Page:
Chancellor Philip Hammond has been warned his budget plan to build 300,000 homes a year will fail without council housing.
Defend Council Housing (DCH) welcomes the Chancellor’s intention as recognition of the housing crisis.
But DCH said: “This isn’t just about numbers, for decades Britain has not built enough homes and has been building the wrong homes – successive governments have looked to the private sector to solve a problem that the private sector has created and is aggravating.
Hammond subsequently qualified his 300,000 home pledge saying government would not simply “pour money” into increasing housing supply.
DCH wants new homes to meet an definition of affordable appropriate to those on low and medium incomes – with a significant proportion for rent.
“Looking to the broken market and housing associations to provide will fail.
“Despite receiving £billions in public subsidy, these organisations have failed to fill the gap in housing provision left since councils stopped building in the late 1970s – that’s why we have the housing crisis,” said DCH.
To DCH the budget has potential to ensure a new generation of council housing pays for itself by:
- Relaxing spending rules and remove unjust debt penalties, allowing councils to build more publicly-owned and self-financing council homes. By using public land for development, councils can provide a new generation of secure, truly affordable, top quality, energy efficient, safe homes for this and future generations.
- Ending false housing economies. Housing Benefit costs £25 billion and rising, of which £10 billion goes straight into the pockets of private landlords. The Government spends £20 to subsidise the private housing market, for every £1 spent on non-market homes.
On Budget Day (Nov 22), an alliance of housing campaigners will rally outside Parliament to present its own Budget for Homes.
Then, on Saturday, a national housing summit of grassroots campaigns will meet to discuss justice for Grenfell, safe decent homes and rent control.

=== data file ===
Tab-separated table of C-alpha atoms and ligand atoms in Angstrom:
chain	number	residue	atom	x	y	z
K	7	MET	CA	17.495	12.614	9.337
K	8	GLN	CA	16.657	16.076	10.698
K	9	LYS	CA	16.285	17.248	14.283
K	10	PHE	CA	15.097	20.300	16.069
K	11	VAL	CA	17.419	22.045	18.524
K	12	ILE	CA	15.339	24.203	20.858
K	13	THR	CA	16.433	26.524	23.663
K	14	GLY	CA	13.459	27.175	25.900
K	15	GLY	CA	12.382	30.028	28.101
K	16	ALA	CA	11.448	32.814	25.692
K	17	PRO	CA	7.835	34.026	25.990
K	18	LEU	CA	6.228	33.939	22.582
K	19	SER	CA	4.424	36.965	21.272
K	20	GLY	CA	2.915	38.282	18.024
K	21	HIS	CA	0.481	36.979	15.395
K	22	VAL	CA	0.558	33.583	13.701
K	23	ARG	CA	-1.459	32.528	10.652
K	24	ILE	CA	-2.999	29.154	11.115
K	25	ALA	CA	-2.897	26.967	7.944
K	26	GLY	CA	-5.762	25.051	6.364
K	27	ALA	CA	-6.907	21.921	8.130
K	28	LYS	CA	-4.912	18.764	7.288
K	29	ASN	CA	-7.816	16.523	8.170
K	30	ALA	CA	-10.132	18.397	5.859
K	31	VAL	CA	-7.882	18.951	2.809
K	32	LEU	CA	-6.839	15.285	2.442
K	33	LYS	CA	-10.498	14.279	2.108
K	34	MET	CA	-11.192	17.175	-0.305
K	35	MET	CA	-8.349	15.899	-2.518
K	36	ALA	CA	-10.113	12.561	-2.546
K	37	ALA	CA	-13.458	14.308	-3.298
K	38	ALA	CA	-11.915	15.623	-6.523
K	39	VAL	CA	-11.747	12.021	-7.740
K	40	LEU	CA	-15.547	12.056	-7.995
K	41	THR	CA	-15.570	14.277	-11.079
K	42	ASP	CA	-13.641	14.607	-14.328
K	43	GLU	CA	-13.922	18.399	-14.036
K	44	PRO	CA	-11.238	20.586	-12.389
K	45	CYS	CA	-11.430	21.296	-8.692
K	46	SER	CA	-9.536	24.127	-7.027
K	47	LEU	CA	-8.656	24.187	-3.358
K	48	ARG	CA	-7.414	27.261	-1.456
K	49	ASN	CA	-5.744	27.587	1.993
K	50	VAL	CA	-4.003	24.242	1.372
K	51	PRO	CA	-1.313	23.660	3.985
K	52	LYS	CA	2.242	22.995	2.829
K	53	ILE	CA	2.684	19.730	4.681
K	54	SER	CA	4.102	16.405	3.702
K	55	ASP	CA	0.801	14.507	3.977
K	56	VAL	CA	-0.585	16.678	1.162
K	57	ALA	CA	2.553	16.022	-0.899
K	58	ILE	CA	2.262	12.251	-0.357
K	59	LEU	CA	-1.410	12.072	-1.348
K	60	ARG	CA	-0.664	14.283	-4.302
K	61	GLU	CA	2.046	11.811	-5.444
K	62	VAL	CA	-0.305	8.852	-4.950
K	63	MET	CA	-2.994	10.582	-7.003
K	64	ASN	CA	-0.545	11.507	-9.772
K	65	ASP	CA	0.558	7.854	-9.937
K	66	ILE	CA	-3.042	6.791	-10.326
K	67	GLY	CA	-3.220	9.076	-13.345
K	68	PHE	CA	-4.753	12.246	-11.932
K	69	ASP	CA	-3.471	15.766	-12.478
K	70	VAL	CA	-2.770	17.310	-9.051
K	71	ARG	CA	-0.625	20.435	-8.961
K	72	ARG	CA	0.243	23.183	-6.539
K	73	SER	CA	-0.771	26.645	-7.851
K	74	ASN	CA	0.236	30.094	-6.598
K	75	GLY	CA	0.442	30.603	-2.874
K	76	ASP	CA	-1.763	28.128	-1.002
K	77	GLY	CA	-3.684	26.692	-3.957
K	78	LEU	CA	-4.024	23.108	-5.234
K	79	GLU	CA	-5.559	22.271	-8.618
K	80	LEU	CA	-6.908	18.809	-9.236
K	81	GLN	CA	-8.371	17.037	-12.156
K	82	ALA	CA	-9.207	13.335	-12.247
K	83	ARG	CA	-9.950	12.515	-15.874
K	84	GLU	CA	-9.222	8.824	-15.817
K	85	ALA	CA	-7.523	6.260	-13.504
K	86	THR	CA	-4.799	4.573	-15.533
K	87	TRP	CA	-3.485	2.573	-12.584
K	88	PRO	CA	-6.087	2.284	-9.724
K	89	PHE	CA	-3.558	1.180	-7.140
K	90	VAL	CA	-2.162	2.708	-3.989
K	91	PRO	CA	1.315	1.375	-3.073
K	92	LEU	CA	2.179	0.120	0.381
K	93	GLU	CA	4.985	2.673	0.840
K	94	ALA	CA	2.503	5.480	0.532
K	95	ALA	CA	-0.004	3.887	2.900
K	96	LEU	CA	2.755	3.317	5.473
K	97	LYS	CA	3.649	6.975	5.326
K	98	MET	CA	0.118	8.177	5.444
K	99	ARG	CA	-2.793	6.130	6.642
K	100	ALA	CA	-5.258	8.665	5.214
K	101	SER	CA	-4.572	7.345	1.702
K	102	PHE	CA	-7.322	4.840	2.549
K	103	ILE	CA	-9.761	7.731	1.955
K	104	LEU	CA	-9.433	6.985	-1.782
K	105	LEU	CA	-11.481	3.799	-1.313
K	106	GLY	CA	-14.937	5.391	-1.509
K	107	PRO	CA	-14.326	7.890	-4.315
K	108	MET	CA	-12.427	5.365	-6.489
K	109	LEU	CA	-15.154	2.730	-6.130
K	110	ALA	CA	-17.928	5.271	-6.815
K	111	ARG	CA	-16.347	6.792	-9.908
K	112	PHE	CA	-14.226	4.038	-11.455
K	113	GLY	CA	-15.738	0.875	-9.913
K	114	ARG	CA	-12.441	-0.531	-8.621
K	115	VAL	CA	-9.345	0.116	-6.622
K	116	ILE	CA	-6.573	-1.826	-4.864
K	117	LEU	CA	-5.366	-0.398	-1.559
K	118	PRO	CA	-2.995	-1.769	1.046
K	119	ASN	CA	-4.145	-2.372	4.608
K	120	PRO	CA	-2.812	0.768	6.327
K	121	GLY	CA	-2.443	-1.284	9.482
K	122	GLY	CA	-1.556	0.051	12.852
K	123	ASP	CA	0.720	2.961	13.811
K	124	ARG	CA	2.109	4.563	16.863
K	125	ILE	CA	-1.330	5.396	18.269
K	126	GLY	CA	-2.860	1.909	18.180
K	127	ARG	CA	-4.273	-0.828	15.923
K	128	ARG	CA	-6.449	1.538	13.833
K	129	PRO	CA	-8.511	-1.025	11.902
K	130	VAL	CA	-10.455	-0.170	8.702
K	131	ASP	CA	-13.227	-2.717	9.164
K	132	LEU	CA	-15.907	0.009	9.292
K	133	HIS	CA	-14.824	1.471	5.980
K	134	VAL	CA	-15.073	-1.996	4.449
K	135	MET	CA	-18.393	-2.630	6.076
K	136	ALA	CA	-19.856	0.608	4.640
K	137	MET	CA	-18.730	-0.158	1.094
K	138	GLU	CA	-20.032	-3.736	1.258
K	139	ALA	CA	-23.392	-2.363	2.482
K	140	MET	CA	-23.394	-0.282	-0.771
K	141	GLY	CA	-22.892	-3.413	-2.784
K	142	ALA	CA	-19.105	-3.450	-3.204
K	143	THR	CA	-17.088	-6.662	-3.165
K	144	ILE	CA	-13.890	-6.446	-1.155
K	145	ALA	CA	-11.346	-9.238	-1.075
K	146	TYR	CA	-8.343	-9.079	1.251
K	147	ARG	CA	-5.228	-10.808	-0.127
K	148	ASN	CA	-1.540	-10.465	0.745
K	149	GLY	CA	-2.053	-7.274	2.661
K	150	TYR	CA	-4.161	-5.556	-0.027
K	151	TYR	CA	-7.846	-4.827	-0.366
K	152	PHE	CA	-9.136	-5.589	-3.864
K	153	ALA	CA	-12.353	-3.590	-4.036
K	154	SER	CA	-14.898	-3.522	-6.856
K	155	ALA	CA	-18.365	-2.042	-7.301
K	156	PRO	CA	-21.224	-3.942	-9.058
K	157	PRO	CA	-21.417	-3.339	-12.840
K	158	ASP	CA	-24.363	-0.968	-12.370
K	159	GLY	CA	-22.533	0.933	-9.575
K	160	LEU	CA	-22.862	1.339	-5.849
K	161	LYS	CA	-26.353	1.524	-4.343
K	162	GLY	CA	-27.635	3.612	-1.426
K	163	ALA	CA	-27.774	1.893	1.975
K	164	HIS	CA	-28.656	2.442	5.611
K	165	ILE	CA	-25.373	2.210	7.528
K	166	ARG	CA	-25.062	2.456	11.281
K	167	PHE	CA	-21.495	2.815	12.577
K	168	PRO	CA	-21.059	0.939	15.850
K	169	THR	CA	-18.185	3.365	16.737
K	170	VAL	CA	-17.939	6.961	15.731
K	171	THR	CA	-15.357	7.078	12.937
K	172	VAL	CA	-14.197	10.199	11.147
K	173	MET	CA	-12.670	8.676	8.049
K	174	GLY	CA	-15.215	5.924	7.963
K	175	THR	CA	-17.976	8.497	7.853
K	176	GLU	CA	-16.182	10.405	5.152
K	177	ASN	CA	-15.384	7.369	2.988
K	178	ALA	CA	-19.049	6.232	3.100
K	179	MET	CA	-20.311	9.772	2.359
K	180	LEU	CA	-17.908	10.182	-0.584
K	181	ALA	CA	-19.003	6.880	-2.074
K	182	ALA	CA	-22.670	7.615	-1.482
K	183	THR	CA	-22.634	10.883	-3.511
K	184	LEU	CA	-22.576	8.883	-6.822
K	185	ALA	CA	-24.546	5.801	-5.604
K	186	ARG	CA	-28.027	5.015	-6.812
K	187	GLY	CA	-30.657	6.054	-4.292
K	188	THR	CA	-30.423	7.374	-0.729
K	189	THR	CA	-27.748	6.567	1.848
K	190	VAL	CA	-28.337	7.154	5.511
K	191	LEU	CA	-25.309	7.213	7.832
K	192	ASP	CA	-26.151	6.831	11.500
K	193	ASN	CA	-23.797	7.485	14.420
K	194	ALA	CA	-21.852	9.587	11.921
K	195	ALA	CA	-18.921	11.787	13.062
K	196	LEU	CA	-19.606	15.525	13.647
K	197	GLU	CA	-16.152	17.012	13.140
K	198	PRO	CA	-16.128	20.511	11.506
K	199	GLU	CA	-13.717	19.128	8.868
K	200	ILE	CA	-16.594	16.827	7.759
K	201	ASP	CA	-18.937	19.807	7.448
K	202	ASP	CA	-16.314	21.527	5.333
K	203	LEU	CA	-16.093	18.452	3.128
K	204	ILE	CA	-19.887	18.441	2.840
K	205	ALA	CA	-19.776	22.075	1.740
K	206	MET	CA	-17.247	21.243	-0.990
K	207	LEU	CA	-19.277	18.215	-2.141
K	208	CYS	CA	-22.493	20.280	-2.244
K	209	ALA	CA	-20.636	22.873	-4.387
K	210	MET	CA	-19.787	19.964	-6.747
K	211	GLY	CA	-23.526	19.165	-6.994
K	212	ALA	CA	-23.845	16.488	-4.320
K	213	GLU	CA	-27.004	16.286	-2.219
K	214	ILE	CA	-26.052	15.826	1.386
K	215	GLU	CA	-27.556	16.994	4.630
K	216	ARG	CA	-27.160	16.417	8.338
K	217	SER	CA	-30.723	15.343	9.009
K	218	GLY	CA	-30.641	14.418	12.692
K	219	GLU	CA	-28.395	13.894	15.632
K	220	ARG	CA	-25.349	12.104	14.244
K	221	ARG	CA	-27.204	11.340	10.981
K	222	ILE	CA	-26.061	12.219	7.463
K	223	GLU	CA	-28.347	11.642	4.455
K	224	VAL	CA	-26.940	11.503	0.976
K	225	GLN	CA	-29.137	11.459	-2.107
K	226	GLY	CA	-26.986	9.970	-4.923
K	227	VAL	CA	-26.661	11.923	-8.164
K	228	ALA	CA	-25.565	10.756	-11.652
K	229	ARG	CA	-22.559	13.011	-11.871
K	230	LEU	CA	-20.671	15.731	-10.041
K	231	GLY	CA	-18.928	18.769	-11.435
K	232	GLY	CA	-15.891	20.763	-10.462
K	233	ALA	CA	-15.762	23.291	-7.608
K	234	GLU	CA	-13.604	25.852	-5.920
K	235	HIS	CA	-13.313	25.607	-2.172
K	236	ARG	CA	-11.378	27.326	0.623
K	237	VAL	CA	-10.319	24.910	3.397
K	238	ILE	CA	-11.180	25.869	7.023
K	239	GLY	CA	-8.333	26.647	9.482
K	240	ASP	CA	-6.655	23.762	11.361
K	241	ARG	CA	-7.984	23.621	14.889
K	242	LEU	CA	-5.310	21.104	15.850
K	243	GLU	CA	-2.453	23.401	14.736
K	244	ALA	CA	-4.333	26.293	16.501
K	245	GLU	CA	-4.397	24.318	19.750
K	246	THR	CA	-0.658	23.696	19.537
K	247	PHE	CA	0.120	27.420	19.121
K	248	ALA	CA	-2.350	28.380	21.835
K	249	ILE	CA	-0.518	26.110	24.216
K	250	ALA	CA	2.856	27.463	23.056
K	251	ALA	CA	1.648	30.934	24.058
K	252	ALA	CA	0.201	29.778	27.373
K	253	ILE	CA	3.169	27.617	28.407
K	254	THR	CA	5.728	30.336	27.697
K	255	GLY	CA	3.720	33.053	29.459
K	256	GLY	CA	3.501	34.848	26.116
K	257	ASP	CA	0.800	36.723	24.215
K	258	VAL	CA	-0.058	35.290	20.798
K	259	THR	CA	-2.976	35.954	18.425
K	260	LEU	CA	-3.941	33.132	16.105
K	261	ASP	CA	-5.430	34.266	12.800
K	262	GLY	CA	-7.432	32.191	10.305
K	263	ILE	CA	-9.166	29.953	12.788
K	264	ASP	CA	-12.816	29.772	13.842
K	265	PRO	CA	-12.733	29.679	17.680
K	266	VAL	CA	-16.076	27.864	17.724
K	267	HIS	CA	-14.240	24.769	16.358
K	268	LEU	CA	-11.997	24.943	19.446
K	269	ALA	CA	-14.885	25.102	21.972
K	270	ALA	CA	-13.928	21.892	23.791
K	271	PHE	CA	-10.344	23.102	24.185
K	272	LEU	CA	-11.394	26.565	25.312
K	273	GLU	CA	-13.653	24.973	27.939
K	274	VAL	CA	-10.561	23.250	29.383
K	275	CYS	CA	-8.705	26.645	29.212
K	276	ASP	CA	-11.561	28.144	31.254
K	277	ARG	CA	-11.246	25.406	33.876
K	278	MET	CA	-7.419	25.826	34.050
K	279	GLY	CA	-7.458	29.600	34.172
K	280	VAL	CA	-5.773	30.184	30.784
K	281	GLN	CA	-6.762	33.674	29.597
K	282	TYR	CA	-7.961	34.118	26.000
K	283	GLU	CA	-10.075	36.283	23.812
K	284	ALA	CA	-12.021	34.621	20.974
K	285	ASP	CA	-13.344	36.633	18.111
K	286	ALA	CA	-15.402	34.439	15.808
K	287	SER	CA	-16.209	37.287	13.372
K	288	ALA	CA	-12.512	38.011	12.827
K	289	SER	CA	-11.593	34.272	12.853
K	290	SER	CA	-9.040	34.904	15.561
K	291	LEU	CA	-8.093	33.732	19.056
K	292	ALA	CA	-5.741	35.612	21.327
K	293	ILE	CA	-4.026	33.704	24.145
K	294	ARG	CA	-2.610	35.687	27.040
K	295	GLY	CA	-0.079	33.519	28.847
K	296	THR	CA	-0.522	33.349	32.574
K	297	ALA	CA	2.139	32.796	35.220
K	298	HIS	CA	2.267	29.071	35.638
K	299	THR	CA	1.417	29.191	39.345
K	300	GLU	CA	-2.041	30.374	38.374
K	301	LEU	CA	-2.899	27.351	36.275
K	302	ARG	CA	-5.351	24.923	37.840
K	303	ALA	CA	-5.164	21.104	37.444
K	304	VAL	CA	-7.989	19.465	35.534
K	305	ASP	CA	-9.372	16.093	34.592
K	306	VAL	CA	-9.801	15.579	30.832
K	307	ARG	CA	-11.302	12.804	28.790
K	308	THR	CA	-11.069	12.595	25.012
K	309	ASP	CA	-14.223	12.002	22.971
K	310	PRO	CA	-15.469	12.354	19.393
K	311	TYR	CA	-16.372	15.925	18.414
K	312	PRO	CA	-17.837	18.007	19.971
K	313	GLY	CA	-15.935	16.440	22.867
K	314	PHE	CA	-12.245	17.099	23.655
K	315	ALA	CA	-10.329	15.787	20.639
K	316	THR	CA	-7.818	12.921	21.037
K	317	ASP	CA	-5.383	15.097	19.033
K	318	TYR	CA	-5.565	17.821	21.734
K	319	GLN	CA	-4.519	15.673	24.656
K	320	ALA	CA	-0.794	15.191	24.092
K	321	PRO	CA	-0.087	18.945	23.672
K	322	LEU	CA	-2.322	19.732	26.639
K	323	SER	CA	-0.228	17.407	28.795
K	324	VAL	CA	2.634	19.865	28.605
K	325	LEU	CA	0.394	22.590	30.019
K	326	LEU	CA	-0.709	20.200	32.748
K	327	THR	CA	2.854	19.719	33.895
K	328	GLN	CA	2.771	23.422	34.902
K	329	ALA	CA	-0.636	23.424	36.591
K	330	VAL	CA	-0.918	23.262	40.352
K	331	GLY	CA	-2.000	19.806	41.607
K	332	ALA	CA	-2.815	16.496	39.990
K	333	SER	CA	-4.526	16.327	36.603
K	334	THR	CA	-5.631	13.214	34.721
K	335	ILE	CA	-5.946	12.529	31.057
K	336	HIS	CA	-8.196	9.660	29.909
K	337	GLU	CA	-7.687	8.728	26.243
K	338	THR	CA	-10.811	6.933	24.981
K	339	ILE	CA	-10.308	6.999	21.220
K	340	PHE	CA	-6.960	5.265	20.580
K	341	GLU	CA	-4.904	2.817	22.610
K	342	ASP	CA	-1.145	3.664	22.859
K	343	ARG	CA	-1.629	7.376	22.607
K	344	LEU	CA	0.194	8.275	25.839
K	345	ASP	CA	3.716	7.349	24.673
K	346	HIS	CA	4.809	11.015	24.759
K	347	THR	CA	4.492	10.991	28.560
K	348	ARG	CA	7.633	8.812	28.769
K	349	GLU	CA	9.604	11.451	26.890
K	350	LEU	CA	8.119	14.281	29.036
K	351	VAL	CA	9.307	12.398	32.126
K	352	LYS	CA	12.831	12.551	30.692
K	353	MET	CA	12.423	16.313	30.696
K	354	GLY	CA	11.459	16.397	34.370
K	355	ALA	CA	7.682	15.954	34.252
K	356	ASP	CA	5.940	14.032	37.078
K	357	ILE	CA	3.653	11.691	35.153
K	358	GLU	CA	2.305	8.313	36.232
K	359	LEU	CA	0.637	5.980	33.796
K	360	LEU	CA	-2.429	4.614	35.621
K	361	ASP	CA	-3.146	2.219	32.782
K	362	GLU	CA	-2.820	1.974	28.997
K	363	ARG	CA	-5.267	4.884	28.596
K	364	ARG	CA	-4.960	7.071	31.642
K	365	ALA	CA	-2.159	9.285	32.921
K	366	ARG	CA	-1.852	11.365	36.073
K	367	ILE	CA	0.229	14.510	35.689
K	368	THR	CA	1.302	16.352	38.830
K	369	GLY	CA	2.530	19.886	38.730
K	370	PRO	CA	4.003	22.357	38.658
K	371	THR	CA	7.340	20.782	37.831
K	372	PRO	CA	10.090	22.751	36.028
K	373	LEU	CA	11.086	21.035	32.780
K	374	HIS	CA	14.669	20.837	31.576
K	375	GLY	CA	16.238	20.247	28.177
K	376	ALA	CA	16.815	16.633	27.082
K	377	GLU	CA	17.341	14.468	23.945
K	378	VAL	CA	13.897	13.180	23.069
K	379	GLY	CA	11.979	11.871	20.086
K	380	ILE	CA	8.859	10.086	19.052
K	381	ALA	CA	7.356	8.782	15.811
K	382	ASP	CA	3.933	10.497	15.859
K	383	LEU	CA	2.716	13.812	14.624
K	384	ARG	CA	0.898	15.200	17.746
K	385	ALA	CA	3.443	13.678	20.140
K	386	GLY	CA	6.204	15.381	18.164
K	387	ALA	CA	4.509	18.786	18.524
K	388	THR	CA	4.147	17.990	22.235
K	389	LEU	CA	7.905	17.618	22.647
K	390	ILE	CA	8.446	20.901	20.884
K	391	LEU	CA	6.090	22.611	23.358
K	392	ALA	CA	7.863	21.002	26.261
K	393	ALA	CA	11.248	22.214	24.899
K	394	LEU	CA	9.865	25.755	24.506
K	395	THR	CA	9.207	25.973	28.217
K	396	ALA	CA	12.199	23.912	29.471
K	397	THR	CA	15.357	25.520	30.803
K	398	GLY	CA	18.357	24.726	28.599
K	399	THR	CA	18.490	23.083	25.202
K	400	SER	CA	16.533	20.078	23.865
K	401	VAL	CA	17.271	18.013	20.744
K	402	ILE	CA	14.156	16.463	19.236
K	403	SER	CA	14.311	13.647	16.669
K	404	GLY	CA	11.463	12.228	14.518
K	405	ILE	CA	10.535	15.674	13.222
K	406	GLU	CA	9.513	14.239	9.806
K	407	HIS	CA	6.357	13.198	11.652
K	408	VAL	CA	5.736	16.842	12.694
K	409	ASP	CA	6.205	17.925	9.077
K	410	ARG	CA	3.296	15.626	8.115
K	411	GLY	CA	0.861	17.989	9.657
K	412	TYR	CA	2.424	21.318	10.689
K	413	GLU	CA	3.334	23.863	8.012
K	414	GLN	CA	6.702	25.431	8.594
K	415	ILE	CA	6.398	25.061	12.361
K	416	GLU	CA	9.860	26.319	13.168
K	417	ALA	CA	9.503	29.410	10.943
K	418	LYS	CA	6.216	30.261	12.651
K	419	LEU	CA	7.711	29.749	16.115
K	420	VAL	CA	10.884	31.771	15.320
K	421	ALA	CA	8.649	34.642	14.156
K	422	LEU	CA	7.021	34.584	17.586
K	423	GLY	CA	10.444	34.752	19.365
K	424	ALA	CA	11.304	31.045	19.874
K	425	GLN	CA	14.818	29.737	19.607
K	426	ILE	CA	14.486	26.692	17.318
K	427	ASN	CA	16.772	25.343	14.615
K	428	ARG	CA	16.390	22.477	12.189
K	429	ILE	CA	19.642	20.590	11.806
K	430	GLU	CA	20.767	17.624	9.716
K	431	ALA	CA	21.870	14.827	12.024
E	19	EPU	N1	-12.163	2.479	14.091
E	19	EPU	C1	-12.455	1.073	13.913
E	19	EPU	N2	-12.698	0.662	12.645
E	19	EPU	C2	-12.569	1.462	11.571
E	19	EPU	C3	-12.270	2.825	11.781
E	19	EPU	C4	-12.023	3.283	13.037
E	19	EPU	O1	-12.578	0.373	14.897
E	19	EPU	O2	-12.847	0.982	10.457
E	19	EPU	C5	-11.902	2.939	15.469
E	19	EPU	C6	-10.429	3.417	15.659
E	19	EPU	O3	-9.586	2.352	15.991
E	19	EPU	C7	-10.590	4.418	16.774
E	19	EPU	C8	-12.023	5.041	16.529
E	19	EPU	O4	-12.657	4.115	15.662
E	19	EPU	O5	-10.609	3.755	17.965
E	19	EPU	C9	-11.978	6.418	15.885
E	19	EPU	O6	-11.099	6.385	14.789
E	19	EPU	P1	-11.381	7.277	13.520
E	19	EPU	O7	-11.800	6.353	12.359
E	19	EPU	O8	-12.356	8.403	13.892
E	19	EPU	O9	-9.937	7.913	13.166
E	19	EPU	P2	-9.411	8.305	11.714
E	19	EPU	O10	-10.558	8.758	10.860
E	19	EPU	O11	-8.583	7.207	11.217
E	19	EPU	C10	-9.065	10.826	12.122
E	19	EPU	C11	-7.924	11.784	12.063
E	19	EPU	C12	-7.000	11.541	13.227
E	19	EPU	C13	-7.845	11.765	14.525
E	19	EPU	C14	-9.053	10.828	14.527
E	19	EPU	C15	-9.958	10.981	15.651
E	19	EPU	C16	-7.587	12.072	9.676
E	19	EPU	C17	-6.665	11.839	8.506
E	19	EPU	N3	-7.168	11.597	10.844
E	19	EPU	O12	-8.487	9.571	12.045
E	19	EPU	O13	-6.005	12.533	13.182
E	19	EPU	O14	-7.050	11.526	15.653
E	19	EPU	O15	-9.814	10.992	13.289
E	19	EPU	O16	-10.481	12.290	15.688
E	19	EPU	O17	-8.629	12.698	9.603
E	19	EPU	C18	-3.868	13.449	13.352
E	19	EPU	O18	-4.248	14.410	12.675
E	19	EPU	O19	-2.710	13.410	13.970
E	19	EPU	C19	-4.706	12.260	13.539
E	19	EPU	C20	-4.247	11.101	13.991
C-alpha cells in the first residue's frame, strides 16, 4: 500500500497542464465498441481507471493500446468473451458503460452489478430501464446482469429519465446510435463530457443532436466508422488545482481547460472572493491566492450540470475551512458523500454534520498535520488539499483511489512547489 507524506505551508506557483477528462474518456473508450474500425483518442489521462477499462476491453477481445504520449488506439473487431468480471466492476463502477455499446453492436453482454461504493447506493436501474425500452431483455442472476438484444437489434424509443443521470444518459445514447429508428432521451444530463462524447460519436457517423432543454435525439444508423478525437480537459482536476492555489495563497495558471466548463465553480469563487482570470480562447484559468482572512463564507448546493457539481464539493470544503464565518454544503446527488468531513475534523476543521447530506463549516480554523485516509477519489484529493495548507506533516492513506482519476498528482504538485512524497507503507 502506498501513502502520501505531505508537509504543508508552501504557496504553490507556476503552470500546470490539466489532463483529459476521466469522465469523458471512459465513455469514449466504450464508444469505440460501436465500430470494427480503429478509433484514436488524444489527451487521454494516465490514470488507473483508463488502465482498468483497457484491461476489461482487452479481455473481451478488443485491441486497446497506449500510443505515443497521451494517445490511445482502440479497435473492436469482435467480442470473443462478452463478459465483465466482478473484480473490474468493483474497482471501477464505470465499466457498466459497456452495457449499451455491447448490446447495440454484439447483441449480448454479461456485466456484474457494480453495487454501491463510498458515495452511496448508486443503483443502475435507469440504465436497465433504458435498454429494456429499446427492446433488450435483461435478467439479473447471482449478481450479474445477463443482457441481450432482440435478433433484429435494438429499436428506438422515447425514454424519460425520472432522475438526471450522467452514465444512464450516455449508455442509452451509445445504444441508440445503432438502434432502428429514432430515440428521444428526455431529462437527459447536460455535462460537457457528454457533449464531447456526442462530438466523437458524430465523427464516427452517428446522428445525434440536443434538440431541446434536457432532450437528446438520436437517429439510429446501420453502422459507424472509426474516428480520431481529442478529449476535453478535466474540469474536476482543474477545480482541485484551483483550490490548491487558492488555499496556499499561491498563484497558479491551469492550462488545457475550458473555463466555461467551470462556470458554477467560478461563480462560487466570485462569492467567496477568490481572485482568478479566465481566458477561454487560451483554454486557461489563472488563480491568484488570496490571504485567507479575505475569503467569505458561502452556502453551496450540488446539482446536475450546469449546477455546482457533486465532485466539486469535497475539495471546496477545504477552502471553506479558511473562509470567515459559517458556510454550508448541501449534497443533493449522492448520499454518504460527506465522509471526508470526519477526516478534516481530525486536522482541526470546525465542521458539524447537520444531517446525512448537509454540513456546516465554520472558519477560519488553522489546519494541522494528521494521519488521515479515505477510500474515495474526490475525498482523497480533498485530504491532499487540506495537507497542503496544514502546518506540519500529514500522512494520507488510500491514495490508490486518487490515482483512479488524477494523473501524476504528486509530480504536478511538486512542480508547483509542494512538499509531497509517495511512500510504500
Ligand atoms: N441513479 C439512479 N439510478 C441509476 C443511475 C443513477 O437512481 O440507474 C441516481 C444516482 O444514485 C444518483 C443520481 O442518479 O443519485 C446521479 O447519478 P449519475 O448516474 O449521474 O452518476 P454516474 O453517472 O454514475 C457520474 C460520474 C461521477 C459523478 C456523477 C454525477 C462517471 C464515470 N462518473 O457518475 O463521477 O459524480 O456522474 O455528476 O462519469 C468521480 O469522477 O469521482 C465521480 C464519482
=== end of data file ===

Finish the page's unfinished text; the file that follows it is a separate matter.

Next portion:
“This is a critical moment for the future of UK housing policy. Grenfell Tower shows the deadly consequences of letting our homes become just a way of making money. We must change direction, before it’s too late.
To hit that 300,000 a year target, Government has already outlined an intention to speed up developments where planning permission has been granted – effectively a crackdown on land banking – and offer more help to small building firms.
Labour says ministers “still have no plan to fix the housing crisis”.
Speaking on the BBC’s Andrew Marr Show ahead of Wednesday’s Budget, the chancellor also said:
The shortage of housing has been hinted as one of the big themes of the themes of the Budget, but, despite internal party pressure, Hammond did not commit to the £50bn demanded by Communities Secretary Sajid Javid to finance a house-building drive – with 300,000 target now seen the alternative.
In doing so, Hammond stood by the Goveernment ‘s record on delivering new homes at record levels, with 217,350 “additional dwellings” in England last year.
Focussing on sites where planning permission had been granted, he said the government would use the “powers of state” to get “missing homes built”.
It also plans to pay to clean up polluted industrial sites for house building, get town hall bosses to allocate small pockets of land to small developers and guarantee loans by banks to small house builders.